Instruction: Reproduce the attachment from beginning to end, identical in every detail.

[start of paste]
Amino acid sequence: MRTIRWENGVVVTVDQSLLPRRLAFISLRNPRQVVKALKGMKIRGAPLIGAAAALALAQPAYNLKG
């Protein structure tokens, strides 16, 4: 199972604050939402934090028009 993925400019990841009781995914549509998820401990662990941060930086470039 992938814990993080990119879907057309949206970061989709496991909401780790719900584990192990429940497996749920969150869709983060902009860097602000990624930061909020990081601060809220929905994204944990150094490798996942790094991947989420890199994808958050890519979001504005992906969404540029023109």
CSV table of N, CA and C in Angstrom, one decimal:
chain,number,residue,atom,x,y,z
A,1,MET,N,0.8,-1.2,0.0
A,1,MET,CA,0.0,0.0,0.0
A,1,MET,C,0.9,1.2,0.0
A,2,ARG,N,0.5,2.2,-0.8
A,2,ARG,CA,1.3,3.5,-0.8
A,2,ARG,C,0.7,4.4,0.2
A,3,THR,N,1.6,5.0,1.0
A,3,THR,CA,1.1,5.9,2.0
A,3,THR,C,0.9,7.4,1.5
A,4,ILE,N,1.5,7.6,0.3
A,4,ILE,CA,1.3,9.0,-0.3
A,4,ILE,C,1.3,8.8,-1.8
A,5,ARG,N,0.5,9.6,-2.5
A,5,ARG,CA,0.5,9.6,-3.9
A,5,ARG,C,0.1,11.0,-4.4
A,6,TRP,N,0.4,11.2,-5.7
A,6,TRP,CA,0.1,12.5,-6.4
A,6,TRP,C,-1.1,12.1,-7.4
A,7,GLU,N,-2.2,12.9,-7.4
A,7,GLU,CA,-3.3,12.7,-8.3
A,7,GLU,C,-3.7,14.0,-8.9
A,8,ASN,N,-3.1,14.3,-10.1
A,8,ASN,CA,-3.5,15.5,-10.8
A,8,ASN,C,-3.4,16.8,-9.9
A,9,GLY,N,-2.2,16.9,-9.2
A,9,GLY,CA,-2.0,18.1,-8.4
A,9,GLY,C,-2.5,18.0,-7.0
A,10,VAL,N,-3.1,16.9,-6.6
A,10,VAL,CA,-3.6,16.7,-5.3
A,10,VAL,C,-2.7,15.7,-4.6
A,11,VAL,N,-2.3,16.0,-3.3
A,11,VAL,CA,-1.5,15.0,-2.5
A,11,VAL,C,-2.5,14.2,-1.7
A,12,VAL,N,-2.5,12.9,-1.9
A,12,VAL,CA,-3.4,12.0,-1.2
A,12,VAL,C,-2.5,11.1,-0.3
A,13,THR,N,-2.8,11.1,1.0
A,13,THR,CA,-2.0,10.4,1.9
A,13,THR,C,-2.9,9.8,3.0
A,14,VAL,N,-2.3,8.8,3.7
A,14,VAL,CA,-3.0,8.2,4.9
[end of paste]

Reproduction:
Amino acid sequence: MRTIRWENGVVVTVDQSLLPRRLAFISLRNPRQVVKALKGMKIRGAPLIGAAAALALAQPAYNLKG
């Protein structure tokens, strides 16, 4: 199972604050939402934090028009 993925400019990841009781995914549509998820401990662990941060930086470039 992938814990993080990119879907057309949206970061989709496991909401780790719900584990192990429940497996749920969150869709983060902009860097602000990624930061909020990081601060809220929905994204944990150094490798996942790094991947989420890199994808958050890519979001504005992906969404540029023109």
CSV table of N, CA and C in Angstrom, one decimal:
chain,number,residue,atom,x,y,z
A,1,MET,N,0.8,-1.2,0.0
A,1,MET,CA,0.0,0.0,0.0
A,1,MET,C,0.9,1.2,0.0
A,2,ARG,N,0.5,2.2,-0.8
A,2,ARG,CA,1.3,3.5,-0.8
A,2,ARG,C,0.7,4.4,0.2
A,3,THR,N,1.6,5.0,1.0
A,3,THR,CA,1.1,5.9,2.0
A,3,THR,C,0.9,7.4,1.5
A,4,ILE,N,1.5,7.6,0.3
A,4,ILE,CA,1.3,9.0,-0.3
A,4,ILE,C,1.3,8.8,-1.8
A,5,ARG,N,0.5,9.6,-2.5
A,5,ARG,CA,0.5,9.6,-3.9
A,5,ARG,C,0.1,11.0,-4.4
A,6,TRP,N,0.4,11.2,-5.7
A,6,TRP,CA,0.1,12.5,-6.4
A,6,TRP,C,-1.1,12.1,-7.4
A,7,GLU,N,-2.2,12.9,-7.4
A,7,GLU,CA,-3.3,12.7,-8.3
A,7,GLU,C,-3.7,14.0,-8.9
A,8,ASN,N,-3.1,14.3,-10.1
A,8,ASN,CA,-3.5,15.5,-10.8
A,8,ASN,C,-3.4,16.8,-9.9
A,9,GLY,N,-2.2,16.9,-9.2
A,9,GLY,CA,-2.0,18.1,-8.4
A,9,GLY,C,-2.5,18.0,-7.0
A,10,VAL,N,-3.1,16.9,-6.6
A,10,VAL,CA,-3.6,16.7,-5.3
A,10,VAL,C,-2.7,15.7,-4.6
A,11,VAL,N,-2.3,16.0,-3.3
A,11,VAL,CA,-1.5,15.0,-2.5
A,11,VAL,C,-2.5,14.2,-1.7
A,12,VAL,N,-2.5,12.9,-1.9
A,12,VAL,CA,-3.4,12.0,-1.2
A,12,VAL,C,-2.5,11.1,-0.3
A,13,THR,N,-2.8,11.1,1.0
A,13,THR,CA,-2.0,10.4,1.9
A,13,THR,C,-2.9,9.8,3.0
A,14,VAL,N,-2.3,8.8,3.7
A,14,VAL,CA,-3.0,8.2,4.9